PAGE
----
Can you think of one or two money-saving tricks you did while shooting that other low-budget filmmakers could learn from?
WAYNE KRAMER: Well, the more prepared you are, the more you're going to save money on what's important. This probably relates to the next question as well, but I knew every shot I wanted to film and where the camera was going to be looking. I had spent the previous six months up until the day of shooting storyboarding every frame of the film -- I was determined to leave nothing to chance. Of course, you make changes to your boards, but you have a strong blueprint for what you want the film to be and everyone can refer to it when they have questions.
Besides storyboarding, you want to limit your company moves while shooting, which means finding locations that are really close to one another, or even better, within the same structure.
We were amazingly lucky on The Cooler, because we shot in an existing hotel/casino and were able to not only use the casino floor (which we did significant production design work to), but their theater, including the backstage area, where we built the interior of Bernie's motel room, their employment office (doubling for a hospital), their hotel rooms, an upstairs restaurant was turned into Shelly's office and so on.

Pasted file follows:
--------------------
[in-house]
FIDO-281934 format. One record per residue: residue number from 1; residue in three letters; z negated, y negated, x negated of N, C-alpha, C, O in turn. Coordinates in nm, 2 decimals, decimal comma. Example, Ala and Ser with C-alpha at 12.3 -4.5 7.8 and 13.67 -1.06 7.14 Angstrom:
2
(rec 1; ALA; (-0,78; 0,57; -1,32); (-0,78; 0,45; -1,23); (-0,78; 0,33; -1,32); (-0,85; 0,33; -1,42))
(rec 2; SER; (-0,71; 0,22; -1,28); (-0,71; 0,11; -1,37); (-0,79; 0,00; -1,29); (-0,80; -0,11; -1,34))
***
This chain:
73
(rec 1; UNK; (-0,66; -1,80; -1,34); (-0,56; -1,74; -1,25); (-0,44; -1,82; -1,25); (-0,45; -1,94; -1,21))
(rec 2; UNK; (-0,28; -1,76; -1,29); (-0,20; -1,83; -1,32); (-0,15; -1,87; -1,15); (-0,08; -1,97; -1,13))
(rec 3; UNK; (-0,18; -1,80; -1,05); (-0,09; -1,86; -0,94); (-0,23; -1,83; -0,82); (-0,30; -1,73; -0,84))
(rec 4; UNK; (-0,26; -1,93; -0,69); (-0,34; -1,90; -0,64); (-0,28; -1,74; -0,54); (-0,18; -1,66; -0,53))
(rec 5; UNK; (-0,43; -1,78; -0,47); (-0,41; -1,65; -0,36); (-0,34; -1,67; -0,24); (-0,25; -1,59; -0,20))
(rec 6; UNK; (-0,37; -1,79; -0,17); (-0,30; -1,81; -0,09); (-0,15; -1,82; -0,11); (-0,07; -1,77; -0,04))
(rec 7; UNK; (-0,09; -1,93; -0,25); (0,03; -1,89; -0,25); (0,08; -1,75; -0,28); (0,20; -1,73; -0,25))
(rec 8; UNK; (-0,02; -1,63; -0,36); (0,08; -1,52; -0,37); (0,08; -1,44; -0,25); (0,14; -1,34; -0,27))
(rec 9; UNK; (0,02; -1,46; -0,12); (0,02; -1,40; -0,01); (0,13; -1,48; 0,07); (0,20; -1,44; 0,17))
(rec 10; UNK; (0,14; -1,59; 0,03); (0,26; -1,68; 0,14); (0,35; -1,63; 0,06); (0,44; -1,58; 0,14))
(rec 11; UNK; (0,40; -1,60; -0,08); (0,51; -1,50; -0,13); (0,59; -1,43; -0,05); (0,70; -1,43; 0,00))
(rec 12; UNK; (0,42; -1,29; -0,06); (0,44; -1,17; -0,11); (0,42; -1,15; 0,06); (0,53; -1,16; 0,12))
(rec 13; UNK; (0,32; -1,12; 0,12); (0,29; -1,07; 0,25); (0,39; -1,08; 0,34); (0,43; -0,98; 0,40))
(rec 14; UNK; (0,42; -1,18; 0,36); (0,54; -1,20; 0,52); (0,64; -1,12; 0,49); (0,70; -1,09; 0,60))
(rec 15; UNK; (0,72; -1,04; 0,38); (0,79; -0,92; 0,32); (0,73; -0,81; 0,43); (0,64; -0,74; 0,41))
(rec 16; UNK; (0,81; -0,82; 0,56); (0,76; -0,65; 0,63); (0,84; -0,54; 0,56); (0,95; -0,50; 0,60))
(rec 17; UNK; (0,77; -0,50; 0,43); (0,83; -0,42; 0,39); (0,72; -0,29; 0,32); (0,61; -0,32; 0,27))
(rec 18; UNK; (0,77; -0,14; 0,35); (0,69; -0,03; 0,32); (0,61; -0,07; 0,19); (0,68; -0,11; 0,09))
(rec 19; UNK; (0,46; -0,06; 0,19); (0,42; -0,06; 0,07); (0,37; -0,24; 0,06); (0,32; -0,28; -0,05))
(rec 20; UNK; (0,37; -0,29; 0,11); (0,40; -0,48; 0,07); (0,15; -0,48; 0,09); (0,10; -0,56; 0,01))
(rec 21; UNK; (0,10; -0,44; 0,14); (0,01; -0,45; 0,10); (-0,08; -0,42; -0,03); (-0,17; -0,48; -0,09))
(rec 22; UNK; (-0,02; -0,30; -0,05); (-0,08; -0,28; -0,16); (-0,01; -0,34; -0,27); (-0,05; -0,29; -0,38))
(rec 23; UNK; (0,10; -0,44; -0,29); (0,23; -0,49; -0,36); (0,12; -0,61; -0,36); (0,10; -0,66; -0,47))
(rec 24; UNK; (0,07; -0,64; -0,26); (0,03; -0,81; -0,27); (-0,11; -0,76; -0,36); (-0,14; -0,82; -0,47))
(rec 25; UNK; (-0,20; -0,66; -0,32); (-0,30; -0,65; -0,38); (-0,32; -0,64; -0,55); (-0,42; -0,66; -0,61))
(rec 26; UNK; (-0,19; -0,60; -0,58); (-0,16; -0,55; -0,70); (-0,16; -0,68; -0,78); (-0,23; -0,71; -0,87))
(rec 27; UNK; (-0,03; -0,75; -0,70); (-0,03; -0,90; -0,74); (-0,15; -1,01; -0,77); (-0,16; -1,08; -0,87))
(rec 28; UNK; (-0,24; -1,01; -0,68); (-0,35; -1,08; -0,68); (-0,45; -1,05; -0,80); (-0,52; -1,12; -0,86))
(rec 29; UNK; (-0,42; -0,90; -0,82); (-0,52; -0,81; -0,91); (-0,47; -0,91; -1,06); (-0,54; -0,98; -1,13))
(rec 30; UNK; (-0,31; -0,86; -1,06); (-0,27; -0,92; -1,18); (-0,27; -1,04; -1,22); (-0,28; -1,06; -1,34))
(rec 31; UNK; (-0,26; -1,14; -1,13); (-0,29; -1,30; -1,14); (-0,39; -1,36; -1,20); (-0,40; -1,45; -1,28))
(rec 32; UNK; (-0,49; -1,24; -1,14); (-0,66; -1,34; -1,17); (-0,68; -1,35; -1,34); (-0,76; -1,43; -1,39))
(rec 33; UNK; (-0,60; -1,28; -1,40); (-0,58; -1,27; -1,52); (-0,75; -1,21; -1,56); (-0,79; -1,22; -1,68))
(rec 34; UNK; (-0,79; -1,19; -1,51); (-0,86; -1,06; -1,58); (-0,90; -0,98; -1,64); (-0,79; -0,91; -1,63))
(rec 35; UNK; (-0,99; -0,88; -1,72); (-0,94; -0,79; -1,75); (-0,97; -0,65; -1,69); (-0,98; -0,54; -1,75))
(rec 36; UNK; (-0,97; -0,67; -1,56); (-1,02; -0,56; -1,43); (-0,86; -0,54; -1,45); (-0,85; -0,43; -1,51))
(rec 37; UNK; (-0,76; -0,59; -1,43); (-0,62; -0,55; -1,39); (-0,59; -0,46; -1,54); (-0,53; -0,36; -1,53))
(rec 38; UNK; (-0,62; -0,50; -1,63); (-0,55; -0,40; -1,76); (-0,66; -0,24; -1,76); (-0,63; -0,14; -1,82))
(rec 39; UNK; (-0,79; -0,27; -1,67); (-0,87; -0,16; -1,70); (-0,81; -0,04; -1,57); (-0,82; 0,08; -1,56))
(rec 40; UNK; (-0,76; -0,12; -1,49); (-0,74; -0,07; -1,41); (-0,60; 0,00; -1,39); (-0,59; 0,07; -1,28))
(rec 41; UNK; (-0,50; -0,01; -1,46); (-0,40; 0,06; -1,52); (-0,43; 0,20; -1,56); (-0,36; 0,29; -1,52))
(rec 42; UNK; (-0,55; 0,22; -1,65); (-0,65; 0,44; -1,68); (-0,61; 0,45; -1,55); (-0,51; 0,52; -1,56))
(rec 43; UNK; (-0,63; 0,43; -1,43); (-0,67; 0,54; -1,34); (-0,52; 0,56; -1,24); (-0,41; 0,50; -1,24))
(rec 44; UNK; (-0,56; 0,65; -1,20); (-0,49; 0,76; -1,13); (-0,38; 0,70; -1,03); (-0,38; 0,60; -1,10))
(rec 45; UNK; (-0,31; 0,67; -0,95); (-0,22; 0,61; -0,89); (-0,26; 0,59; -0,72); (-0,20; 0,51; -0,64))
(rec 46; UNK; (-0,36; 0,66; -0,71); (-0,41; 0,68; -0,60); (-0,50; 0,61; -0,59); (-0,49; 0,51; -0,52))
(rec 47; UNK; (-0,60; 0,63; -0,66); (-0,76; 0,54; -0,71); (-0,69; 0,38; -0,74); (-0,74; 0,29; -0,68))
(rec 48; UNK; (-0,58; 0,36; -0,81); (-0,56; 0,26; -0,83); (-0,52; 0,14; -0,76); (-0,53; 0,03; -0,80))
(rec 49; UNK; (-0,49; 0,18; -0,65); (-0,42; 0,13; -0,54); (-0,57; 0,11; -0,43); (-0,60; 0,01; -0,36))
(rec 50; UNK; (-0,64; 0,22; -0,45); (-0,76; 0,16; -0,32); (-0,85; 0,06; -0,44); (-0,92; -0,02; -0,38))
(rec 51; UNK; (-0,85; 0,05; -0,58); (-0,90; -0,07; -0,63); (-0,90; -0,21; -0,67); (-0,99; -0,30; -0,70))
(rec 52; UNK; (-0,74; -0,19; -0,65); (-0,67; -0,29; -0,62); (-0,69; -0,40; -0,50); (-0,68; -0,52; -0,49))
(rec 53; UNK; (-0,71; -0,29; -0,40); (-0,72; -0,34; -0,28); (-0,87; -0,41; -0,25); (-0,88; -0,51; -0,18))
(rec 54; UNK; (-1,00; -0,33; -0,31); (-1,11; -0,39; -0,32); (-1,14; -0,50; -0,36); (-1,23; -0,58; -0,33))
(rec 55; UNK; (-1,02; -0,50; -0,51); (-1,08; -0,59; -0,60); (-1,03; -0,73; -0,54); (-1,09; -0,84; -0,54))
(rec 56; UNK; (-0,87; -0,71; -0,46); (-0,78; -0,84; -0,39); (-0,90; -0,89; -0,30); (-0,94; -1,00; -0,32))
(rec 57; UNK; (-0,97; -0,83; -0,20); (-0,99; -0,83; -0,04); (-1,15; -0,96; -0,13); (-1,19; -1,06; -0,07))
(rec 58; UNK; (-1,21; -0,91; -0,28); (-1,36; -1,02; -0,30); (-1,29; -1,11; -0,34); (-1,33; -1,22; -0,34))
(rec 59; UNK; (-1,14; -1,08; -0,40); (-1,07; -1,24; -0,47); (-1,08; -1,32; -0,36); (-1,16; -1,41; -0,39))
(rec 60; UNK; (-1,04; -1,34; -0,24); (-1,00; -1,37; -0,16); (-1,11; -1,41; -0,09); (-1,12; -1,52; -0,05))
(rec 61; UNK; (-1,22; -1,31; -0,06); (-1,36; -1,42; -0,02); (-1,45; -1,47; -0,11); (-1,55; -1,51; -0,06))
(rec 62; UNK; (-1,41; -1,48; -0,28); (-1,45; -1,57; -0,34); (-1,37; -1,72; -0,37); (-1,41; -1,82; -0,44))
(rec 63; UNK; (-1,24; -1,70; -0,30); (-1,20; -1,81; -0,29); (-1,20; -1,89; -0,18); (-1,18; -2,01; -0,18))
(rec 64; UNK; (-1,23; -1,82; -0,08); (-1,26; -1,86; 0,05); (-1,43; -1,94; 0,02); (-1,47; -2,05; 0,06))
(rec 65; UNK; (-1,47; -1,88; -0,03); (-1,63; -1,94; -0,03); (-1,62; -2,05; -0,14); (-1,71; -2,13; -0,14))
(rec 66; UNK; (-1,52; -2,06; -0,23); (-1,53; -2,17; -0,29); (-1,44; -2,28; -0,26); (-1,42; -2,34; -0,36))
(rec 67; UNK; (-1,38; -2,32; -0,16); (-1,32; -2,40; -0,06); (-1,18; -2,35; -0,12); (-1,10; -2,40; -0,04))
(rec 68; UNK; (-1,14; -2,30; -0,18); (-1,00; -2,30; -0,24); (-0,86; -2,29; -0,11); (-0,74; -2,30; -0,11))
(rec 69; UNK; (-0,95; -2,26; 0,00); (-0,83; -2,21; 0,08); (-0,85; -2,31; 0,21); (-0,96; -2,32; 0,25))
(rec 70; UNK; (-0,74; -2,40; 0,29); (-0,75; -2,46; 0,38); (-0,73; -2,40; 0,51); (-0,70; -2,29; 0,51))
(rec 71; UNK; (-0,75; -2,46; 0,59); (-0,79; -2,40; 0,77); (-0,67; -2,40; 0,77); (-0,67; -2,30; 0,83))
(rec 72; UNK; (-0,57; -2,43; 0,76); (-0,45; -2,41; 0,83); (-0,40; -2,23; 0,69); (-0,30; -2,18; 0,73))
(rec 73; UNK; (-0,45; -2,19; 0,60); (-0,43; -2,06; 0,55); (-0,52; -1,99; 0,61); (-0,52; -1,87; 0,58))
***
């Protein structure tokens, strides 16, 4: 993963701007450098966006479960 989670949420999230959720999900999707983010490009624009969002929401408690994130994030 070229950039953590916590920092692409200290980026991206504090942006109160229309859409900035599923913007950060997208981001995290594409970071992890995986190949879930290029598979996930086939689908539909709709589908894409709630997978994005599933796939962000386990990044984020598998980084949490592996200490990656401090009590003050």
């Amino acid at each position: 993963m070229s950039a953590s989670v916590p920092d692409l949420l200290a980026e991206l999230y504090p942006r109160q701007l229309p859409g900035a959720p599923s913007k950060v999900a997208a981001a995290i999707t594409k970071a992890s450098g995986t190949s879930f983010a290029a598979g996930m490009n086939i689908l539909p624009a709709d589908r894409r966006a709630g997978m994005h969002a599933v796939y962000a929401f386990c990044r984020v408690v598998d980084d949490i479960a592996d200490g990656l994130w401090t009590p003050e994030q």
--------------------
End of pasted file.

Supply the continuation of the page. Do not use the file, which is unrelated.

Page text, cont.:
When we did venture outside of the casino, we probably only traveled a block or two, so we never had to wrap our main location. We also housed and fed the crew in the hotel, so we could just walk away from the equipment at night without having to worry about wrap time or travel eating into our budget and schedule. It was a truly miraculous scenario, but borne out of solid planning and scouting.
Is there a key lesson you took away from your experience on The Cooler?
WAYNE KRAMER: For me, I learned it was all about collaboration.
Surround yourself with talented people who understand your vision for the film and let them bring their best to the table. If your ego gets in the way, you'll only end up hurting yourself.
At the same time, you cannot allow your vision for the film to be usurped by cast or crew. You have to follow your gut and it's a difficult balance to maintain.
Directing is a tough job and everyone around you on the set seems to be having more fun - because you're too busy stressing about the next setup or an actor that you haven't cast yet, or a million different things. You have to stay focused at all times and be able to think quickly on your feet.
You also have to KNOW your film. If you know your film, you'll be up to the challenge. It's also about keeping the film tonally consistent.
Preparation and collaboration is everything. And CONFIDENCE. Even if it's an act. Never let them see you sweat.
Most important is that you work with good people. Trustworthy people. If you don't have a final cut contract, pray that your producers and financiers are behind you.
The biggest battles I've ever fought are in the editing room - or after test screenings. This is where I find a filmmaker is at his/her most vulnerable.
You can shoot a great movie, but the money guys have to be willing to let you release the best version of the film and not just the most commercial version. I thank Ed Pressman for having the balls to back me artistically on The Cooler, because it could have been a far different movie if someone like Harvey Weinstein had gotten his hands on it.